Discussion on elected Head of State can wait until after this week says Mark Drakeford
Mark Drakeford has said that there is a “discussion” to be had about on an elected Head of State, but it should not be had this week.
In an interview with ITV’s Sharp End to be broadcast at 10.45pm tonight, the First Minister said that there needed to be a focus on mourning the Queen.
Asked by presenter Rob Osborne whether there should be a debate on the issue, he said: “Well, not this week.
“I think there’s a discussion there,” he said. “It’s alive and happening already. But this week is a week about reflecting on the life, the service, the memories that people have of someone who has been part of everybody’s life.”
He once again confirmed that he wasn’t consulted before the creation of the title of Prince of Wales for Prince William, but said that he hadn’t expected to be.
“No, wouldn’t expect to be there’s no constitutional significance in the role of the Prince of Wales,” he said. “It doesn’t have responsibilities of its own.
“I think it’s a decision that the king has made and in some ways that has avoided what might have been a drawn-out debate about whether or not it should happen.”
Earlier today the First Minister has said he was not told there would be a new Prince of Wales before King Charles’ announcement and says there’s no rush to investiture so that “a debate” can be had.
Mark Drakeford told Radio Cymru that “attitudes had changed” since the last investiture in 1969 and that Prince William needed to come to Wales and find out “where he can make a difference”.
“I hadn’t heard anything about it before the new King said it,” he said. “He said it very early in his new period. He had thought about that for a long time in terms of what he wanted to say.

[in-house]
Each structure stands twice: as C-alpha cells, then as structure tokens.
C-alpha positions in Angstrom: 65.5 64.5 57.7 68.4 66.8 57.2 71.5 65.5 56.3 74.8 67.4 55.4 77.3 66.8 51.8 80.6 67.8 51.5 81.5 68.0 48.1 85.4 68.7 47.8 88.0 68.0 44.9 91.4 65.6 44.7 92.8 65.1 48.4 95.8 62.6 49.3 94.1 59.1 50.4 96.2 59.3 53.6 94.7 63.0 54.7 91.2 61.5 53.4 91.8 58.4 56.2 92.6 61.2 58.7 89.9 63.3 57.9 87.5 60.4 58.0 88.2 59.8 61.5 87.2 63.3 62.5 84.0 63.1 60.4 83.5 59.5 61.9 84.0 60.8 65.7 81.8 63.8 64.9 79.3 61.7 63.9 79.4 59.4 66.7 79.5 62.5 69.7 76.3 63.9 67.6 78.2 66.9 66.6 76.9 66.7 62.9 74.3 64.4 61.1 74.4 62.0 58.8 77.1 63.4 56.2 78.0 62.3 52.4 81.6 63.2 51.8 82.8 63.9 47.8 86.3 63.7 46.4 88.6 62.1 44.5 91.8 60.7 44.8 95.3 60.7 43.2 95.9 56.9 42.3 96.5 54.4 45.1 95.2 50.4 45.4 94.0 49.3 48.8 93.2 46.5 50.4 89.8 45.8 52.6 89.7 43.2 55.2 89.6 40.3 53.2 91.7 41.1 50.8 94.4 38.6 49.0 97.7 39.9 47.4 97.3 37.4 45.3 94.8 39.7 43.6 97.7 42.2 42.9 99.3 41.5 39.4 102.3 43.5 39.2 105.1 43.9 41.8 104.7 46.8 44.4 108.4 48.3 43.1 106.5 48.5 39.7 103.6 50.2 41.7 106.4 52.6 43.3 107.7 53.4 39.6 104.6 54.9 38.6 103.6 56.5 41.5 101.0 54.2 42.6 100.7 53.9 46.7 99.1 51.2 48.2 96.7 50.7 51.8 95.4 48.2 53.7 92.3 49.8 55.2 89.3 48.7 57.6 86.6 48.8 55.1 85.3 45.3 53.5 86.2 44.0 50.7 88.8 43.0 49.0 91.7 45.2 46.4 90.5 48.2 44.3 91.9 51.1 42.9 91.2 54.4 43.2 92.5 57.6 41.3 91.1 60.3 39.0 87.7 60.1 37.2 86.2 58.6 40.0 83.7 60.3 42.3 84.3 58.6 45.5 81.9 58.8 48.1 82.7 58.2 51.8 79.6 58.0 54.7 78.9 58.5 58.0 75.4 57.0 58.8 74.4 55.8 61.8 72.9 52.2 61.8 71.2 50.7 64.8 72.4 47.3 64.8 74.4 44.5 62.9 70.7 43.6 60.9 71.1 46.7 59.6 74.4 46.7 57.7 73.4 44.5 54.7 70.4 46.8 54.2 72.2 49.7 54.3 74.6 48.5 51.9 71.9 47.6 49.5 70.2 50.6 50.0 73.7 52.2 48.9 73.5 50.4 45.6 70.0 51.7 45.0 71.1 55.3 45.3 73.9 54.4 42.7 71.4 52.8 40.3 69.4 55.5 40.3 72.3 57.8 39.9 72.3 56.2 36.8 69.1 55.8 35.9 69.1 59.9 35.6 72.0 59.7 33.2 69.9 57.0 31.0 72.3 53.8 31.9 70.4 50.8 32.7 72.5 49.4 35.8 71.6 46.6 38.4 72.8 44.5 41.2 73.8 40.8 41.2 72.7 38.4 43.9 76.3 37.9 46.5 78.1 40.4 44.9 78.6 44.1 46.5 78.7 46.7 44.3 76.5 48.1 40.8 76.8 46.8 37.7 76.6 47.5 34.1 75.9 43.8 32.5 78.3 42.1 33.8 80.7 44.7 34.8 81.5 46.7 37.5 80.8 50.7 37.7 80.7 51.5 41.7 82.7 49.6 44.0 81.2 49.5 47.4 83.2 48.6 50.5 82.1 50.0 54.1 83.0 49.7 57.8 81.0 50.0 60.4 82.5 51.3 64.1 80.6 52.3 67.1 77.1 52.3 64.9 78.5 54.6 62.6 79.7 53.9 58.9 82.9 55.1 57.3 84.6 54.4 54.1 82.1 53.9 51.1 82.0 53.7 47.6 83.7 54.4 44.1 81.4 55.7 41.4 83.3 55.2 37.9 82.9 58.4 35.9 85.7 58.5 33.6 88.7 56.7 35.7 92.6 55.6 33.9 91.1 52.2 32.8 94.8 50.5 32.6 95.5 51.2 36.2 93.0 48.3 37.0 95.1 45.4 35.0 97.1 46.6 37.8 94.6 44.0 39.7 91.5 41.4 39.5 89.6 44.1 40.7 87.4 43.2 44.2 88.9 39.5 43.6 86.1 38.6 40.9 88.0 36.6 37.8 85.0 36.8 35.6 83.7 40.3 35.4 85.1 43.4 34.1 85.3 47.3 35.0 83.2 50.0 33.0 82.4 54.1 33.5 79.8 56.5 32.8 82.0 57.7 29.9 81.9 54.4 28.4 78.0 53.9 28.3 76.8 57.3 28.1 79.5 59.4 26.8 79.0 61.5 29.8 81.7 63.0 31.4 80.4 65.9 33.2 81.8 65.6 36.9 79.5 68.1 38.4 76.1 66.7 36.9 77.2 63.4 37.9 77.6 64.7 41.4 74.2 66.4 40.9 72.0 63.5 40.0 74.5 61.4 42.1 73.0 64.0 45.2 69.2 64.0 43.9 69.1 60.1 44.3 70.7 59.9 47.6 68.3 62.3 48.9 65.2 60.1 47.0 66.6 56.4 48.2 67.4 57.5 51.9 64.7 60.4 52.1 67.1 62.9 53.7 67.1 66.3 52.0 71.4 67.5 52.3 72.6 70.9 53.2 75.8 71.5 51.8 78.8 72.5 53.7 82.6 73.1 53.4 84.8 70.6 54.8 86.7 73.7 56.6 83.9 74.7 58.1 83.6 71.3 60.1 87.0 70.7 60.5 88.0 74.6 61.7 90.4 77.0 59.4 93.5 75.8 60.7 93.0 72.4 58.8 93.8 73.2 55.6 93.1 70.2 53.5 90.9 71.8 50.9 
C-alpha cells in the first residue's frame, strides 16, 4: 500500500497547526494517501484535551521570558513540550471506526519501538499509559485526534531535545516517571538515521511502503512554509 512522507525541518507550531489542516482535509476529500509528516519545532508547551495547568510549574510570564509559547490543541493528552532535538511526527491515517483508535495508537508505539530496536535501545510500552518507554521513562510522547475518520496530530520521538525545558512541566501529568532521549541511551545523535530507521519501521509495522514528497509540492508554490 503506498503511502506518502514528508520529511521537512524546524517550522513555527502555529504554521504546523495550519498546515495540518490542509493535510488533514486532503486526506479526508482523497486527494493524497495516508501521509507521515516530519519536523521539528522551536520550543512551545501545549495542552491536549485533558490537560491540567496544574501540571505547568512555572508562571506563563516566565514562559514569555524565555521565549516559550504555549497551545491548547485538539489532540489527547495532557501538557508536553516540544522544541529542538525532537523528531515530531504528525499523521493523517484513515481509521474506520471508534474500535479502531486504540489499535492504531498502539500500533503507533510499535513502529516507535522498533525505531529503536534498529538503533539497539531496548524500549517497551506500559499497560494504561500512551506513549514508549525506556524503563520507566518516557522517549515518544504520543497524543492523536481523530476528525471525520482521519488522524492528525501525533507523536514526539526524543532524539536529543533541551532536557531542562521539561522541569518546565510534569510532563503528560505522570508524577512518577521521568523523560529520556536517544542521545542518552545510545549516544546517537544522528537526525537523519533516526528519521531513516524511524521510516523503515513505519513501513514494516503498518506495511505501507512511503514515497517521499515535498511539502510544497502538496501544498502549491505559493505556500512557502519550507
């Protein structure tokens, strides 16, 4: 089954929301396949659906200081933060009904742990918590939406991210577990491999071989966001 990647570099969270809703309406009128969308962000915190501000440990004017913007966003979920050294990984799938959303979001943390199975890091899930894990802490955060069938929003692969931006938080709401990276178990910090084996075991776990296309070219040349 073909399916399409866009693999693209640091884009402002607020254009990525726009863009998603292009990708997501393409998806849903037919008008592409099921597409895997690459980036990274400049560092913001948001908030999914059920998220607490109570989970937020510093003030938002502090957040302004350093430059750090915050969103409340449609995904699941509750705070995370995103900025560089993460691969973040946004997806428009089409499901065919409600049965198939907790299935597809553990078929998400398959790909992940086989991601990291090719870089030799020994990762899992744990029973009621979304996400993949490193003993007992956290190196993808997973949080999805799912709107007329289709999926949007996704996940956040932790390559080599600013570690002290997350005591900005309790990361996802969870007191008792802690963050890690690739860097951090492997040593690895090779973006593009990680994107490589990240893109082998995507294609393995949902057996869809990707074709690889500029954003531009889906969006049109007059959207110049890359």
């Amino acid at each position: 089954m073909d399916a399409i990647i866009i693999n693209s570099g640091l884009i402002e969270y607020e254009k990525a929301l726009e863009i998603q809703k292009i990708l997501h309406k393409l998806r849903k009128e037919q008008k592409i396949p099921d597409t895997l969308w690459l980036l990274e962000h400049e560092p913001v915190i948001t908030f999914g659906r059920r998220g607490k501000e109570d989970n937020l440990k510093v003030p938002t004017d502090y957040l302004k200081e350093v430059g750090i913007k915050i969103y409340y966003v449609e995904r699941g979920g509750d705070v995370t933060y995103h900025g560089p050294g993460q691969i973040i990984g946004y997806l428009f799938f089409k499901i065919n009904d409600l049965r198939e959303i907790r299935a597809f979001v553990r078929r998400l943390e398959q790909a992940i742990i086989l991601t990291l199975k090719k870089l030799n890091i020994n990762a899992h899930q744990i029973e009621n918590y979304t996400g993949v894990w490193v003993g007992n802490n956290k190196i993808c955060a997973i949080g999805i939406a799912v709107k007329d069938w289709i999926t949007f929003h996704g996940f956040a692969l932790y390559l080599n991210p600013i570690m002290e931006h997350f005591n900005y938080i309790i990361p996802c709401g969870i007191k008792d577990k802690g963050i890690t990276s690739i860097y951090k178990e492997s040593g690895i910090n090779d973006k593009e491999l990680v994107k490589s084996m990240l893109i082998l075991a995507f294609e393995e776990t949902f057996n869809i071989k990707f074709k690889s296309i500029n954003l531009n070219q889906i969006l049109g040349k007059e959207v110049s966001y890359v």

“The role of the Prince of Wales isn’t a constitutional one. But in the Royal Family, it’s an important one.”
Asked if an investiture was imminent, he added: “I had no chance to ask about that – and there’s no hurry. Of course, this week everything is happening quickly and that’s necessary.
“But a lot of what is going to happen now after the funeral on Monday and there will be more time to think about the best way and opportunities for the new Prince to come to Wales and learn more about the priorities of the people of Wales. And see where he can make a difference.
“So there’s no hurry to do anything else I don’t think.”
Asked whether he thought the Royal Family were sensitive to the strength of feeling about the role of the Prince of Wales, he said: “I think they are. I think they know that Wales in 2022 is not Wales as it was in 1969. A lot of things have changed – attitudes have changed as well.
“That’s why I think that the best way is not to hurry to do other things but to take time. To come to Wales to meet with people, to think about what the new Prince of Wales can do effectively. If there’s a debate to be had, to give a chance to that debate.”
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